In a Northern Ireland revival in the mid-nineteen century, music played an unexpected role. The move of God so affected the crime rate that the police formed quartets and sang in churches in an attempt to find something to do!
Far from being an insignificant consequence of new moves of God, however, music was often in the forefront, actually helping to carry the revival. Brown and Butterworth strongly support an oft-quoted observation of Coleridge that Luther’s hymns accomplished as much for the Reformation as did his translation of the Bible into German. A moment’s reflection will confirm the enormity of this statement. A return to the Bible was at the very heart of the Reformation. Moreover, Luther’s Bible translation has been called ‘one of the greatest human achievements of all time’. Yet music is seen to have rivalled even this as a means of spreading the Reformation.
Even without the wisdom of hindsight, the centrality of music to the reformation was widely recognized by contemporaries. ‘We seek poets everywhere,’ wrote Luther about the importance he placed upon obtaining suitable songs. On the other side, Roman Catholic monks said, ‘Luther has done us more harm by his songs than his sermons’.
Likewise, the songs of the Wesleyan revival are claimed to have had a greater impact than even the sermons and Biblical expositions.
New moves of God have generally had songs which were not only of recent origin, but were of a new type. Thus, Dr. A. E. Gregory believes he can see in many of Wesley’s hymns a style designed to arouse the attention of casual passers-by. Open-air meetings played an important part in the Wesleyan revival.
Salvation Army songs, with their military symbolism and different tempo, fitted this movement’s needs better than any other type.
For the Charismatic Movement, Scripture choruses, markedly different from hymns, were an ideal vehicle for introducing a new form of worship and a renewed emphasis upon taking Scripture at face value.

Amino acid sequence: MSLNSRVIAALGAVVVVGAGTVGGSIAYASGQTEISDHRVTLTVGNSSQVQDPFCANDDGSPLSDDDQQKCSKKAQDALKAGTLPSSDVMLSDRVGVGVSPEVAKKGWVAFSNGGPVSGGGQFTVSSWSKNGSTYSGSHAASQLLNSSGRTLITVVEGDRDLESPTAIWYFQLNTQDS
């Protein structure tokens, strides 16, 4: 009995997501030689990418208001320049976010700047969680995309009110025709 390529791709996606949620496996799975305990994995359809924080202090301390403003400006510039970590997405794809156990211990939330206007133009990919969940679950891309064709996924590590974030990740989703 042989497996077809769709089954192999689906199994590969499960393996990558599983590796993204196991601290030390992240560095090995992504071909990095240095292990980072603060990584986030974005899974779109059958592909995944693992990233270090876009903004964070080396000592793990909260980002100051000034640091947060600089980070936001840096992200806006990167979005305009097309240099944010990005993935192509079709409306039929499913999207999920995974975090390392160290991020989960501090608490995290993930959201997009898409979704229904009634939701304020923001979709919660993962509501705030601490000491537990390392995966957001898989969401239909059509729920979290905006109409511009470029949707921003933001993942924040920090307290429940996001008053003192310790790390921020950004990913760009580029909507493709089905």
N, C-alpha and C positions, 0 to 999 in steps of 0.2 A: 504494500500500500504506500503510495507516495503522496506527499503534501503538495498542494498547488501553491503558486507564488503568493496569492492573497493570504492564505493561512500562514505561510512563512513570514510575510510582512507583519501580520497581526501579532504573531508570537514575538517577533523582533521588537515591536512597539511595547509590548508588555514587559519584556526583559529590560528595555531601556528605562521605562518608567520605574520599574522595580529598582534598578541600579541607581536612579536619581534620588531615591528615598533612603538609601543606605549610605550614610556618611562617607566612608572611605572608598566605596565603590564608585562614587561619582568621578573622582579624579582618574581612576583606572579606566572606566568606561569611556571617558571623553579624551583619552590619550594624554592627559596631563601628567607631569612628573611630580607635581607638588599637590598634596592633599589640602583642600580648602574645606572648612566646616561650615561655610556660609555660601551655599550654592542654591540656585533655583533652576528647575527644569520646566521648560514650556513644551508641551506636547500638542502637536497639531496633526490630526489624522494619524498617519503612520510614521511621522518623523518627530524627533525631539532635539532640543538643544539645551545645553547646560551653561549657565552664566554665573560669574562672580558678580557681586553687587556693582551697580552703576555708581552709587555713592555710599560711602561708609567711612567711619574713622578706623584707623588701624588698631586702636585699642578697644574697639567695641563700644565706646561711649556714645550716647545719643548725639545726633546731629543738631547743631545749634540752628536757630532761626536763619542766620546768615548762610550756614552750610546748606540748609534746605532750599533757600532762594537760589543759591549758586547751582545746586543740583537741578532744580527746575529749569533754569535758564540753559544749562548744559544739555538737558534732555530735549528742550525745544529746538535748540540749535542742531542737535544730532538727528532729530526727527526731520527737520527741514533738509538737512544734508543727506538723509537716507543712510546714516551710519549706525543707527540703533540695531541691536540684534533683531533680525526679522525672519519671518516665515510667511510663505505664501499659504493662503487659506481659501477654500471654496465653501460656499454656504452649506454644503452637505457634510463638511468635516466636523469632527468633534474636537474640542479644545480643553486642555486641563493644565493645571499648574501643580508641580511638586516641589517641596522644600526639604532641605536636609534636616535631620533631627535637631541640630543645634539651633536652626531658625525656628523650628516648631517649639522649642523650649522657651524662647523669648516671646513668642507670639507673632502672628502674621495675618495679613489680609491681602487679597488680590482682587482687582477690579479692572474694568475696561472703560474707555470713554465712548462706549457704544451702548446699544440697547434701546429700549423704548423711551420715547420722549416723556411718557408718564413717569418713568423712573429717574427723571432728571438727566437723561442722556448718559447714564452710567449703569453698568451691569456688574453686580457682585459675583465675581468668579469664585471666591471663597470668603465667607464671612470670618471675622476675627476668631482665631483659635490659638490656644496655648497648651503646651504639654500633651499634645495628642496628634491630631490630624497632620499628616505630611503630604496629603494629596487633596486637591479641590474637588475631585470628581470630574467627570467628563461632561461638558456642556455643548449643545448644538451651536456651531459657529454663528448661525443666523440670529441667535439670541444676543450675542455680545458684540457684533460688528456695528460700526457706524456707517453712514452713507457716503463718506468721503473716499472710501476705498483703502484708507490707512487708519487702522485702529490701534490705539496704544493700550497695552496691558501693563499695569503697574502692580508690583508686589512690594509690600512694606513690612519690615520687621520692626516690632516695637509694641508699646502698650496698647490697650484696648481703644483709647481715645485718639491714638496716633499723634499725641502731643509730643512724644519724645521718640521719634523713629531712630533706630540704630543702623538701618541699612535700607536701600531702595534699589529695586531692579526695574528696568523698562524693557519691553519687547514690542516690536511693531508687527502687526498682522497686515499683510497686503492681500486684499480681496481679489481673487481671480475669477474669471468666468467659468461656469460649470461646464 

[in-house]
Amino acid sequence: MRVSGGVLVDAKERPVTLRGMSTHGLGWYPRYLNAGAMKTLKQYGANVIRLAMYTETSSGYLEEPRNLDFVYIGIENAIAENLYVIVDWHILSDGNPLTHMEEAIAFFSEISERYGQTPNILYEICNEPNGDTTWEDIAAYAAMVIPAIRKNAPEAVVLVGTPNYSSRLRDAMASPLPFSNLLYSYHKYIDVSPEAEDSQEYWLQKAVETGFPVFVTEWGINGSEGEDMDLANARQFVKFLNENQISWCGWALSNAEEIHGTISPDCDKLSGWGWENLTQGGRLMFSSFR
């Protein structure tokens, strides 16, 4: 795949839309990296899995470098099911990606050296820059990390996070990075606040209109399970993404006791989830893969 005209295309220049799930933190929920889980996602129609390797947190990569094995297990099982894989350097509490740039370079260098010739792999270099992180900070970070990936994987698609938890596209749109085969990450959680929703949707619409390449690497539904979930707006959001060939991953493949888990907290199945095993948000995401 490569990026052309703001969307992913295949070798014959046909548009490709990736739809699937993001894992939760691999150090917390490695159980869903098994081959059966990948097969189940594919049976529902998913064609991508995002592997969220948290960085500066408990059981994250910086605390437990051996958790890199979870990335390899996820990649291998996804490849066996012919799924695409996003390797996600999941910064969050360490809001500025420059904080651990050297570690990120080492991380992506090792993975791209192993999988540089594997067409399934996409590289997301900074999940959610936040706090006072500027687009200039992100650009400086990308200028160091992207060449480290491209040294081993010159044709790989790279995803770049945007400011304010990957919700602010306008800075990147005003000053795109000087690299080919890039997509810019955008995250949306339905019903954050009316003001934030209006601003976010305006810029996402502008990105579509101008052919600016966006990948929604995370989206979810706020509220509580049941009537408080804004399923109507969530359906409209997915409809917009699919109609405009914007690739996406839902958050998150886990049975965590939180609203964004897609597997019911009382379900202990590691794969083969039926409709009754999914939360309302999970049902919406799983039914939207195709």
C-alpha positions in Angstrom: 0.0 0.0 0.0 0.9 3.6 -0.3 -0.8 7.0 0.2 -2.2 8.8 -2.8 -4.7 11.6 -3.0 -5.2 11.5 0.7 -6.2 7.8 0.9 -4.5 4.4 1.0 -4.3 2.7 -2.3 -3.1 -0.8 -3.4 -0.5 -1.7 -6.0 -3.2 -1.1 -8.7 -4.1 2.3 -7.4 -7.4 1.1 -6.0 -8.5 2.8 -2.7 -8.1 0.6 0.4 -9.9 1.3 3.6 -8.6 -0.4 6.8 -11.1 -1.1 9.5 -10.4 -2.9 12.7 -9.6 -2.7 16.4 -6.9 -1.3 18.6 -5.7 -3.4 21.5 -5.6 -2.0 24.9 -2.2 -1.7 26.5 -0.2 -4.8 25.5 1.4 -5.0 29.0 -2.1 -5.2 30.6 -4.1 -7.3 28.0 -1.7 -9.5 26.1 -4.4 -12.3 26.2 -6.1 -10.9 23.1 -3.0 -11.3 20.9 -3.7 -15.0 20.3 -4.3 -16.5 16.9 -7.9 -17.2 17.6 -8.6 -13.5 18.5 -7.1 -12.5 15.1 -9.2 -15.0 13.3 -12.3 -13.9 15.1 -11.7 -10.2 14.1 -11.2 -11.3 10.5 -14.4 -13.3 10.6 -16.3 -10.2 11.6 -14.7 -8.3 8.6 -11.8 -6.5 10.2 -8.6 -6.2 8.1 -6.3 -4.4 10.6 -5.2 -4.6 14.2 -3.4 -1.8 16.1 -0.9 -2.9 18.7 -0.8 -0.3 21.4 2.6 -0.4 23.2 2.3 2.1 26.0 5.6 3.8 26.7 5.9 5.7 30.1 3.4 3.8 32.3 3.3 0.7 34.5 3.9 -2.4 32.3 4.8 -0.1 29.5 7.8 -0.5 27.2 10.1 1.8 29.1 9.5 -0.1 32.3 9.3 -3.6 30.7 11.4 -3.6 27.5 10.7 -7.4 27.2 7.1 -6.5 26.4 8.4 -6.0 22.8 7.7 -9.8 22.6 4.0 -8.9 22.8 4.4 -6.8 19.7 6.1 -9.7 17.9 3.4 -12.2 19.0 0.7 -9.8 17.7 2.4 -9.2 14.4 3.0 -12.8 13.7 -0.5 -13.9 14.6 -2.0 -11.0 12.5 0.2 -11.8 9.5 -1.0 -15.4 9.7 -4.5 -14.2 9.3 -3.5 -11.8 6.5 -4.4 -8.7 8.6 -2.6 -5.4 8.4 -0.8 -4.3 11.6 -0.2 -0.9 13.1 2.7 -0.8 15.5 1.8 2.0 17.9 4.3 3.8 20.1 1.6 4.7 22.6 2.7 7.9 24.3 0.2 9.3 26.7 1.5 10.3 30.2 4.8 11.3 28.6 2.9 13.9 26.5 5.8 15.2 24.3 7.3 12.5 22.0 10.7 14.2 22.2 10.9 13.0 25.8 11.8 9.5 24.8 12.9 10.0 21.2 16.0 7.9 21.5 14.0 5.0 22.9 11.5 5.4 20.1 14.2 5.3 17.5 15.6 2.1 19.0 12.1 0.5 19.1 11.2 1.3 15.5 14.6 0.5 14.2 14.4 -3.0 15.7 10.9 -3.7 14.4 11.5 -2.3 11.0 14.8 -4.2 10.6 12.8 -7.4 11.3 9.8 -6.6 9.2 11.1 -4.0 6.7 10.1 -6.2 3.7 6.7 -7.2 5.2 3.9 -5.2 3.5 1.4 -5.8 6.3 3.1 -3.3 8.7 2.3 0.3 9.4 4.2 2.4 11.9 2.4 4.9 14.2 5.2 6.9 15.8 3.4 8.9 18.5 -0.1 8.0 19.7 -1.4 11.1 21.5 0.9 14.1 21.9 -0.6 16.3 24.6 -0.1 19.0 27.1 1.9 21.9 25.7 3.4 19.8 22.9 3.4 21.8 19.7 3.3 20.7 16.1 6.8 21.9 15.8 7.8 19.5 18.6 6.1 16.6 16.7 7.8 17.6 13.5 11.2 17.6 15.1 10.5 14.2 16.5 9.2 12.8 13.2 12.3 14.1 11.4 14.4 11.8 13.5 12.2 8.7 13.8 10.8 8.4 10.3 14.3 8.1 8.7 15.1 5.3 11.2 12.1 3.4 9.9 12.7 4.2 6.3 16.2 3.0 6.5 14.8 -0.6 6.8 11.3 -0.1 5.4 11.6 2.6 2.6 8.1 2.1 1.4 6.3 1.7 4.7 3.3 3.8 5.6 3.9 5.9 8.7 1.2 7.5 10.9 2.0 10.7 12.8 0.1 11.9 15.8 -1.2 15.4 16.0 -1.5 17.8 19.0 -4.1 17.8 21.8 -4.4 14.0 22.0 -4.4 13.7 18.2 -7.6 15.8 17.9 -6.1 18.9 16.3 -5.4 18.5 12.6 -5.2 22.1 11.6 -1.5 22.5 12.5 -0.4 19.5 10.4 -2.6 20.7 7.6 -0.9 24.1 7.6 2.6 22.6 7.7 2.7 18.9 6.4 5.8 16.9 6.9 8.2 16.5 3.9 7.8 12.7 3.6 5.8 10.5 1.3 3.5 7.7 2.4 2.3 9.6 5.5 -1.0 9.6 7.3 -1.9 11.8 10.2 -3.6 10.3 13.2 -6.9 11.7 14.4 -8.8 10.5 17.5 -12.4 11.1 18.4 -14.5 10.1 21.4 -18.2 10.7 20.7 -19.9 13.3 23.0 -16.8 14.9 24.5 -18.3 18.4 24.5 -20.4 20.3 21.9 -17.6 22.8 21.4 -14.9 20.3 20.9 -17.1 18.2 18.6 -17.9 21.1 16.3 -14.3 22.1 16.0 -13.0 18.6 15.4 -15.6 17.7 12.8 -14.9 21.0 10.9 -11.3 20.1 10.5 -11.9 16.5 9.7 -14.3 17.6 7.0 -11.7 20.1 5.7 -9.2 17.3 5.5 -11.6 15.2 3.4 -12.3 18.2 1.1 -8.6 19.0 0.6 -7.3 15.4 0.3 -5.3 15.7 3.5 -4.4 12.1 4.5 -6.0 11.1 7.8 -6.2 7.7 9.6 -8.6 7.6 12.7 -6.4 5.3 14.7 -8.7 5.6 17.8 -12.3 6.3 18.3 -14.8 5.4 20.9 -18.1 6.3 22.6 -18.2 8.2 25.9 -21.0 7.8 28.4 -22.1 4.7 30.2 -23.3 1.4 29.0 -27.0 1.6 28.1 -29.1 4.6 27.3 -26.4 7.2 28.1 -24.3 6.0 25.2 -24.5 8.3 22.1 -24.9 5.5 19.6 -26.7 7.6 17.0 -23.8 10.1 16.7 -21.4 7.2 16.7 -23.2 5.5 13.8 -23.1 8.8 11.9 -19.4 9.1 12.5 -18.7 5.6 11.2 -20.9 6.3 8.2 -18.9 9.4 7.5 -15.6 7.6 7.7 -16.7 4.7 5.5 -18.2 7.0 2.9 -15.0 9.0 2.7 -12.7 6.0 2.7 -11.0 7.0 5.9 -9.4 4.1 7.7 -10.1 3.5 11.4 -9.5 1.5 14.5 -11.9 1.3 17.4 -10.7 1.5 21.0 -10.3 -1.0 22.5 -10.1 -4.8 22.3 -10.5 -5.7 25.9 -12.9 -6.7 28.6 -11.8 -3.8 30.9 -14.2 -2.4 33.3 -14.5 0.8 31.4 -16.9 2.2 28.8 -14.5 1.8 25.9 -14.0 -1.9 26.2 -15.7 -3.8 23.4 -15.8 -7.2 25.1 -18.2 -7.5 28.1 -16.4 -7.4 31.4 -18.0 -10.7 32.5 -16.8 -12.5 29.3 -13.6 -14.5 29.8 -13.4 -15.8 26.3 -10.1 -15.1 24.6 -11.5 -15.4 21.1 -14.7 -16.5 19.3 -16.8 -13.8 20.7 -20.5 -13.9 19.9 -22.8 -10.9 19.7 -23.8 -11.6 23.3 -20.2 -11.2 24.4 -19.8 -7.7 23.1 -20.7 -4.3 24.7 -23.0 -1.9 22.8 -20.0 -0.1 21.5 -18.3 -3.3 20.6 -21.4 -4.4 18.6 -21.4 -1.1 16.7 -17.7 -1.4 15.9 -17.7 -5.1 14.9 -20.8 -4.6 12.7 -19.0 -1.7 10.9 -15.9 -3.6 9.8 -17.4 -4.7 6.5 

In the hands of God, music can not only transform individual lives,
it can shape entire movements and fan the fires of mass revival.
Today, few people who sing his songs are aware that Isaac Watts had significant abilities in addition to hymn-writing. His songs have outlasted his other achievements. As illustrated by the following quotes, there is little in the whole of Christendom that can rival the durability and worth of good music.
When delivering his brother’s obituary, John Wesley declared that Charles’ ‘. . . least praise was his talent for poetry . . .’ Many who have studied his life agree, yet it is for this very ability that posterity remembers this remarkable man.
James Montgomery, a poet of uncommon ability, was asked which of his works would ‘live’. ‘None,’ came the reply, ‘except for a few of my hymns.’ At the time, few would have believed him, yet his prediction proved remarkably accurate. On another occasion, Montgomery wrote that he would rather be the anonymous author of a few hymns that were permanently embraced by God’s people than be ranked with the greatest poets the world has seen.
According to Lord Shaftesbury, if Ira Sankey had done nothing but teach the hymn ‘Hold the fort,’ he had bestowed upon the British Empire a blessing of incalculable worth.
Henry Ward Beecher said he would rather have written the hymn Jesus, Lover of my soul ‘than to have the fame of all the kings that ever sat on the earth. It is more glorious. It has more power in it. That hymn will go on singing until the last trump brings forth the angel band; and then, I think, it will mount up on some lip to the very presence of God.’
Moody’s musical limitations were such that he was moved to tears
by what he imagined to be his daughter’s-in-law rendition of Rock
of Ages. She had mischievously played a soulful rendition
of Yankee-Doodle! Yet this gifted evangelist was not so
easily fooled about the power of music to out-run the spoken word.
When asked why he placed so much emphasis upon getting his audience
to sing heartily, he indicated that whilst they would soon forget
what he said, Gospel songs would have a more permanent impact.
Fanny Crosby’s prayer was that her hymns would play a key role
in the conversion of one million people. Many believe her target
has already been passed, and the work of her songs is still far
from over. Her remarkable ministry did not commence until the
age of forty-four when she wrote her first hymn. 8,000 more were
Dobry couldn’t pay the rent. The German peasant and his family were about to be cast into the snow. After prayer, they in faith sang a hymn, an English version of which contains the line ‘And all things serve Thy might.’